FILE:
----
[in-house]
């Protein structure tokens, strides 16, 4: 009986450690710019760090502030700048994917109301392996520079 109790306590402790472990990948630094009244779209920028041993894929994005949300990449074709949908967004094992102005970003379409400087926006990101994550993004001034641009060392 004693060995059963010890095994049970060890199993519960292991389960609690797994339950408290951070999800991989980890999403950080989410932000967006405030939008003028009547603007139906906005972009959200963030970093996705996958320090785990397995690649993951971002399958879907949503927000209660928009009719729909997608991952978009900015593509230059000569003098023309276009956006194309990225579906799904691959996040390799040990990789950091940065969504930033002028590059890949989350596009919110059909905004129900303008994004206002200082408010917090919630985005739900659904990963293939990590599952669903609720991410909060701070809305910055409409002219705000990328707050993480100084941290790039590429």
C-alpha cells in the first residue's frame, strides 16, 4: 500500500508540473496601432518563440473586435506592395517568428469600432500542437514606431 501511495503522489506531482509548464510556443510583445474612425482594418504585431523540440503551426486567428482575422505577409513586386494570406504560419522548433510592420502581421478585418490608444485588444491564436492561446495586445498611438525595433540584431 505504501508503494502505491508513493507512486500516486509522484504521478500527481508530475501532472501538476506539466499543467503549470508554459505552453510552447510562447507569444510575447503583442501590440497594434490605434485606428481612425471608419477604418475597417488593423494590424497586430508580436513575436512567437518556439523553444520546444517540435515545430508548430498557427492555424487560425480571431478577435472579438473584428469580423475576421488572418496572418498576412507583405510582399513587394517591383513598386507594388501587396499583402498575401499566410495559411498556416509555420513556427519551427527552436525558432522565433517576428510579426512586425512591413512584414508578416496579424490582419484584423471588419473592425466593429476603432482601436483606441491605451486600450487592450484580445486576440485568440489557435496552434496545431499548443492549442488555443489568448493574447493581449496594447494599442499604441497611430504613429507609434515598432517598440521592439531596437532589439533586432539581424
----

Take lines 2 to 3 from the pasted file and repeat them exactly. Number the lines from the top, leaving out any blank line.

């Protein structure tokens, strides 16, 4: 009986450690710019760090502030700048994917109301392996520079 109790306590402790472990990948630094009244779209920028041993894929994005949300990449074709949908967004094992102005970003379409400087926006990101994550993004001034641009060392 004693060995059963010890095994049970060890199993519960292991389960609690797994339950408290951070999800991989980890999403950080989410932000967006405030939008003028009547603007139906906005972009959200963030970093996705996958320090785990397995690649993951971002399958879907949503927000209660928009009719729909997608991952978009900015593509230059000569003098023309276009956006194309990225579906799904691959996040390799040990990789950091940065969504930033002028590059890949989350596009919110059909905004129900303008994004206002200082408010917090919630985005739900659904990963293939990590599952669903609720991410909060701070809305910055409409002219705000990328707050993480100084941290790039590429």
C-alpha cells in the first residue's frame, strides 16, 4: 500500500508540473496601432518563440473586435506592395517568428469600432500542437514606431 501511495503522489506531482509548464510556443510583445474612425482594418504585431523540440503551426486567428482575422505577409513586386494570406504560419522548433510592420502581421478585418490608444485588444491564436492561446495586445498611438525595433540584431 505504501508503494502505491508513493507512486500516486509522484504521478500527481508530475501532472501538476506539466499543467503549470508554459505552453510552447510562447507569444510575447503583442501590440497594434490605434485606428481612425471608419477604418475597417488593423494590424497586430508580436513575436512567437518556439523553444520546444517540435515545430508548430498557427492555424487560425480571431478577435472579438473584428469580423475576421488572418496572418498576412507583405510582399513587394517591383513598386507594388501587396499583402498575401499566410495559411498556416509555420513556427519551427527552436525558432522565433517576428510579426512586425512591413512584414508578416496579424490582419484584423471588419473592425466593429476603432482601436483606441491605451486600450487592450484580445486576440485568440489557435496552434496545431499548443492549442488555443489568448493574447493581449496594447494599442499604441497611430504613429507609434515598432517598440521592439531596437532589439533586432539581424